In Defense of Ramen

When it comes to food I’m pretty lucky. First, I have a father who is smart, resourceful, adventurous and loves to eat. Through him, I’ve been introduced to many different types of new food. Second, I live very close to New York City where if you know where to look, can find almost every type of food imaginable. The first time I tried actual Ramen was a few years ago and since then I’ve been hooked. Now Ramen gets a pretty bad rep in the U.S. That’s because when you say Ramen most people think of those 25 cent packages of instant noodles you can buy at your local grocery store. Ramen is just a style of wheat based noodle and broth, so yes that stuff is considered Ramen. But I am writing this entry now to introduce those of you who aren’t already familiar with it, to Ramen that doesn’t come served in a styrofoam cup.

So why am I writing this entry about a Japanese noodle soup when I’m living in Vietnam? Well, last night I went to a Ramen restaurant for the first time in over four months and it was so delicious that I felt the need to write about it! So here we go…

Japanese cuisine goes far beyond Sushi and Chicken Teriyaki. Ramen broth is usually made from chicken or pork stock and is generally thicker than the type of broth you use to make Pho. There is a wide range of Ramen, which stems from the different ways it is prepared in different parts of Japan. I usually get Shio (Salt) or Shoyu (Soy Sauce) Ramen. The bowl is filled with broth, noodles, pork, hard boiled egg, bamboo shoots, seaweed and fishcake. You can absolutely get Ramen with other ingredients too. For example, my father often gets Curry Ramen and his bowl of soup looks far different from mine. Anyways, Ramen is delicious. The broth is rich and salty and the meat used in Ramen is usually extra soft, fatty and tender. Maybe not the healthiest thing, but definitely adds loads of flavor.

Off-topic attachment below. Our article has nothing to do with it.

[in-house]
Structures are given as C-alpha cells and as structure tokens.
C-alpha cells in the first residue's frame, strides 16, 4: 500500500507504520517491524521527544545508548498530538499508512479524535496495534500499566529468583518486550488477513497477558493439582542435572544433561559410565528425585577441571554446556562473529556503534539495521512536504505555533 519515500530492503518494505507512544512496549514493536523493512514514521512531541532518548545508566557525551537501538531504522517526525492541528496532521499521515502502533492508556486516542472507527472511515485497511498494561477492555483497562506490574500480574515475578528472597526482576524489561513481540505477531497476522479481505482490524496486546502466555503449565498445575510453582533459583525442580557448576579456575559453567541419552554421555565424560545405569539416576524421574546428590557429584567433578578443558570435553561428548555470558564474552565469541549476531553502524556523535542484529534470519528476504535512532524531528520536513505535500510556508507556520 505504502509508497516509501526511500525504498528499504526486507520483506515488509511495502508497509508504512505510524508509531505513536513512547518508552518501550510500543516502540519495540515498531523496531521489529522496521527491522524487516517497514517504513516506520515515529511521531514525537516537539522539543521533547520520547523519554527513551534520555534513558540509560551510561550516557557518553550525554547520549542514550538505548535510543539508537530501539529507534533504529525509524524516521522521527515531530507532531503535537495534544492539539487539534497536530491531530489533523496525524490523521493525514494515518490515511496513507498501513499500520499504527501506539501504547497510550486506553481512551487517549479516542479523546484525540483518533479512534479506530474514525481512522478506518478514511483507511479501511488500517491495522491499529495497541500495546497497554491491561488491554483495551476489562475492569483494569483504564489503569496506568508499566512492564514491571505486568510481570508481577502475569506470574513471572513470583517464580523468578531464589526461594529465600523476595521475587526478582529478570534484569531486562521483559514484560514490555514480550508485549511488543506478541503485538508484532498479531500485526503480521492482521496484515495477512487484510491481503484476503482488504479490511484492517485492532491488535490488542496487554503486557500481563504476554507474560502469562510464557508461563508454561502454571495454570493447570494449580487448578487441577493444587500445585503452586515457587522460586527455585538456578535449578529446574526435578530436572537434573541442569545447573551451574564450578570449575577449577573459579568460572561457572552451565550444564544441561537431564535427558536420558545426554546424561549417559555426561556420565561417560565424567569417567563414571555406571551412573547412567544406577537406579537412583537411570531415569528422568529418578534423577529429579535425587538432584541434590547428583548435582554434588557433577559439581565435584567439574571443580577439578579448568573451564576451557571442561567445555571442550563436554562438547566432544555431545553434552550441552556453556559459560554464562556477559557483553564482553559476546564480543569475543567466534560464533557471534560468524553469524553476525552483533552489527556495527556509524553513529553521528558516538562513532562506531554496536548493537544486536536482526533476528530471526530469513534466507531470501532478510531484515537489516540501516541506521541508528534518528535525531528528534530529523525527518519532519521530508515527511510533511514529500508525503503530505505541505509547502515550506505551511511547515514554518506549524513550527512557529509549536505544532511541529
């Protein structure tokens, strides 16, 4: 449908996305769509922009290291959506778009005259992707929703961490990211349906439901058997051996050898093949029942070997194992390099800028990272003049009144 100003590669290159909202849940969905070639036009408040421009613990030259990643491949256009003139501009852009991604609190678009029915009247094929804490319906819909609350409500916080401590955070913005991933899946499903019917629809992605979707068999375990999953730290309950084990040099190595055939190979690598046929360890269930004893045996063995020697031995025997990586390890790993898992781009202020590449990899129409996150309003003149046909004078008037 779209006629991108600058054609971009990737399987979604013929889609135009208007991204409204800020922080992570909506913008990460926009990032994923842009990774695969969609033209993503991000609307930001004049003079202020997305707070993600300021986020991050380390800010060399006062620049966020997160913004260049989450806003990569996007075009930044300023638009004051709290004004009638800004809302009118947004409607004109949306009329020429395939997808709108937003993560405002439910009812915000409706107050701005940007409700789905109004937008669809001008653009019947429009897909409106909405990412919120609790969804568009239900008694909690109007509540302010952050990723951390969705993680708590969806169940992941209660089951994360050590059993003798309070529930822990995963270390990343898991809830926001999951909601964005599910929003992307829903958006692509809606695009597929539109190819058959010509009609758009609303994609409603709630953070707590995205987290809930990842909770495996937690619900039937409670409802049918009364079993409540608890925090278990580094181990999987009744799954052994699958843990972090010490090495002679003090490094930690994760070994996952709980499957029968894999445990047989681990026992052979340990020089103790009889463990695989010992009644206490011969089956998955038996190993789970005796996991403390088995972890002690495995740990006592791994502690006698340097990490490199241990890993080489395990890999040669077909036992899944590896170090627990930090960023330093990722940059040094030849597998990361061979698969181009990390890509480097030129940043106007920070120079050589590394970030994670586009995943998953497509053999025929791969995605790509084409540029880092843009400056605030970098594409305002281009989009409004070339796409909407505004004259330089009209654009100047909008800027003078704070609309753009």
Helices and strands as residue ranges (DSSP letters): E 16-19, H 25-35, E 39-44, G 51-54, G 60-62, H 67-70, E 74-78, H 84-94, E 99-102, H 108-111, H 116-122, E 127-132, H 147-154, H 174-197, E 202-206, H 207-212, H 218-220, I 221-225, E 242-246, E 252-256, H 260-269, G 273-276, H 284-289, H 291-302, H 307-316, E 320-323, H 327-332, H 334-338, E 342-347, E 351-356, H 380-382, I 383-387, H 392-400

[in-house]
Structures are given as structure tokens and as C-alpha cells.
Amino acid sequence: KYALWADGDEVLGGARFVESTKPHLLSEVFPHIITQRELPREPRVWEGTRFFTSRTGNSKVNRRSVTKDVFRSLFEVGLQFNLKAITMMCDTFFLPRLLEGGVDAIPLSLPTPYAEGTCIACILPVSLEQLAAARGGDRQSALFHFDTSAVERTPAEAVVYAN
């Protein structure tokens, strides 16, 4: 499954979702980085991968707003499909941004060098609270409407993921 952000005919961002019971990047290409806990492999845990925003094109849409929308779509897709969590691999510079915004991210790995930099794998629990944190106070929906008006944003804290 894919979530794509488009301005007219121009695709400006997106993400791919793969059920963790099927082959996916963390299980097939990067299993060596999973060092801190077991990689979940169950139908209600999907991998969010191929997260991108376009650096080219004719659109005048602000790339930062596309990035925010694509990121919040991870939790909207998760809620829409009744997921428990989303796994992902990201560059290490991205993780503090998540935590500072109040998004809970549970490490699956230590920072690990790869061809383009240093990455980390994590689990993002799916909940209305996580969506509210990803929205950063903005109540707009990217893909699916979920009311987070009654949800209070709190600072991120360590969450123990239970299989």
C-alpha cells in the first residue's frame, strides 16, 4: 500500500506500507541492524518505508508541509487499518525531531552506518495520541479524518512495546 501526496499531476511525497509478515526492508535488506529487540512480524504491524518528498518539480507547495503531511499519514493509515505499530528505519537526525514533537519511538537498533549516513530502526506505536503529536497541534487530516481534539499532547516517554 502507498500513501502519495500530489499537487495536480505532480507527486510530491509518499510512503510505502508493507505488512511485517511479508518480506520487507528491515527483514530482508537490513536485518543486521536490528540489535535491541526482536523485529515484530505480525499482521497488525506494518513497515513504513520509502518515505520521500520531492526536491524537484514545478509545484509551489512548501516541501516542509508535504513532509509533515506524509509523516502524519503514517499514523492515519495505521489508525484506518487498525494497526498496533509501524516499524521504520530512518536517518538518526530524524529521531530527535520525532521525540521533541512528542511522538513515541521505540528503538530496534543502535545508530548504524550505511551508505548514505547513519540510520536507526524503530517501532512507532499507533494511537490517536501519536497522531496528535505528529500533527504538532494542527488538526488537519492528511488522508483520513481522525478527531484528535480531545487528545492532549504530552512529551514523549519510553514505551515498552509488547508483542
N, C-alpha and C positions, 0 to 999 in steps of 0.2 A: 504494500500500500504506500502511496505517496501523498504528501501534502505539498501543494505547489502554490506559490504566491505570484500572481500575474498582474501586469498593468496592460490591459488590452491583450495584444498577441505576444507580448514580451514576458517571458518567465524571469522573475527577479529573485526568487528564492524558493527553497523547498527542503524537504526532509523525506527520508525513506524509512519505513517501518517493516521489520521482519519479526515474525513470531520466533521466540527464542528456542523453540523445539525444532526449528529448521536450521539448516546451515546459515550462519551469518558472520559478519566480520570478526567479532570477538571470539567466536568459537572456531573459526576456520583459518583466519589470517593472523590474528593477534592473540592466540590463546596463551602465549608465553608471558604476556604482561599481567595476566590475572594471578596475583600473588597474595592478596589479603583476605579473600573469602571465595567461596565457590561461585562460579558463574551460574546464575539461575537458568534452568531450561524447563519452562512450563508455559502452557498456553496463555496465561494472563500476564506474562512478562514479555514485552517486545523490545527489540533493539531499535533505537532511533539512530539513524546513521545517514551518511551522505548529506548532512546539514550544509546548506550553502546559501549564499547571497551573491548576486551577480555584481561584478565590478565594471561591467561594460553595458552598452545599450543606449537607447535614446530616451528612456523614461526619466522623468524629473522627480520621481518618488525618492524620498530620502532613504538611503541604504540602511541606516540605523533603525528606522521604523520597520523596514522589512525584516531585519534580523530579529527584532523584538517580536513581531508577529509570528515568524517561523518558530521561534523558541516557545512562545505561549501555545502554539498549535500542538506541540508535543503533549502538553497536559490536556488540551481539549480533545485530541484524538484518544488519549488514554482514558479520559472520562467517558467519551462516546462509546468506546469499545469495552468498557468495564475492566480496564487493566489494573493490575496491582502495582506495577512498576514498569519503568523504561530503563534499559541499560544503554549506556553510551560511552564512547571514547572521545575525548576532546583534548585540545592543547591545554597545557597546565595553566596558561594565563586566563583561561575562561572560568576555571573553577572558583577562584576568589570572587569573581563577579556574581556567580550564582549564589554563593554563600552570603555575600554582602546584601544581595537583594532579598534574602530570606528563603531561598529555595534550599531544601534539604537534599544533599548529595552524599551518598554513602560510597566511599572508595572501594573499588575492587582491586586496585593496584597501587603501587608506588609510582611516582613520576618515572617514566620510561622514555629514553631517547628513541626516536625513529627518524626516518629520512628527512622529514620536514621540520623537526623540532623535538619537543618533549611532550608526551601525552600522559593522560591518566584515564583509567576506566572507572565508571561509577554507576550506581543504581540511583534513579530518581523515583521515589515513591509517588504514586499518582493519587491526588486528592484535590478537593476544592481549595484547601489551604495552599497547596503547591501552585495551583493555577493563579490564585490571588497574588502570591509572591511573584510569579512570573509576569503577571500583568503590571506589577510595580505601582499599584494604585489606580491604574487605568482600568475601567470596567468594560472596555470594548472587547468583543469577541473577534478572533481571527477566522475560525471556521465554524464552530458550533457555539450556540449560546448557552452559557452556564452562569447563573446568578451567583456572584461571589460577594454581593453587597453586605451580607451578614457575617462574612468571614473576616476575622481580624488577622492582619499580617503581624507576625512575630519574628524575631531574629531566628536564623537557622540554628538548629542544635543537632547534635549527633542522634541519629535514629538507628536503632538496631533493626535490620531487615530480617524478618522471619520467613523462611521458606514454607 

The restaurant I went to last night is called Osaka Ramen and when I entered I was greeted with a chorus of “Hello!” and “Welcome!” in Japanese. In addition to the food itself, I love the atmosphere in Ramen Restaurants. The staff is always upbeat and the decor is simple and modern. If you are in NYC and want to try some Ramen, Ippudo is a fun place to go. It’s always packed and the waiters basically put on a show for you. There are also a few places Midtown that are very popular during lunchtime and are filled with fancy men and women in suits playing around with their Blackberrys. If you just google “Ramen NYC” you will find tons of places.

Osaka Ramen probably wasn’t the best Ramen I’ve had, but it definitely hit the spot and I was extremely satisfied. It’s funny. In Vietnam you can get almost any type of food: Italian, Mexican, Japanese, Indian, French, Turkish, American, etc. But it’s almost impossible to find food from our neighbors like Thailand, Indonesia, Malaysia, etc. Weird. But lucky for me I can eat all the tacos and Ramen I want when I’m here! And I will definitely be back, soon, to get more Ramen. I’m going to leave you with some pictures in hopes to work up your appetites and get you to the nearest place they serve Ramen. Enjoy!

Hot bowl of Ramen and Cold bottle of Sapporo - the perfect combination

Ramen, close up. Yum!

Oh, one more thing. I posted pictures on facebook of my trip to Mui Ne, a beach town 5 hours outside of Saigon. Check them out!!

Osaka Ramen is located at 18 Thai Van Lung, District 1. It is one of the only places in downtown District 1 that stays open late (3am)!

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1 Comment

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One response to “In Defense of Ramen

  1. I’m getting a carbo-coma just looking at your photos

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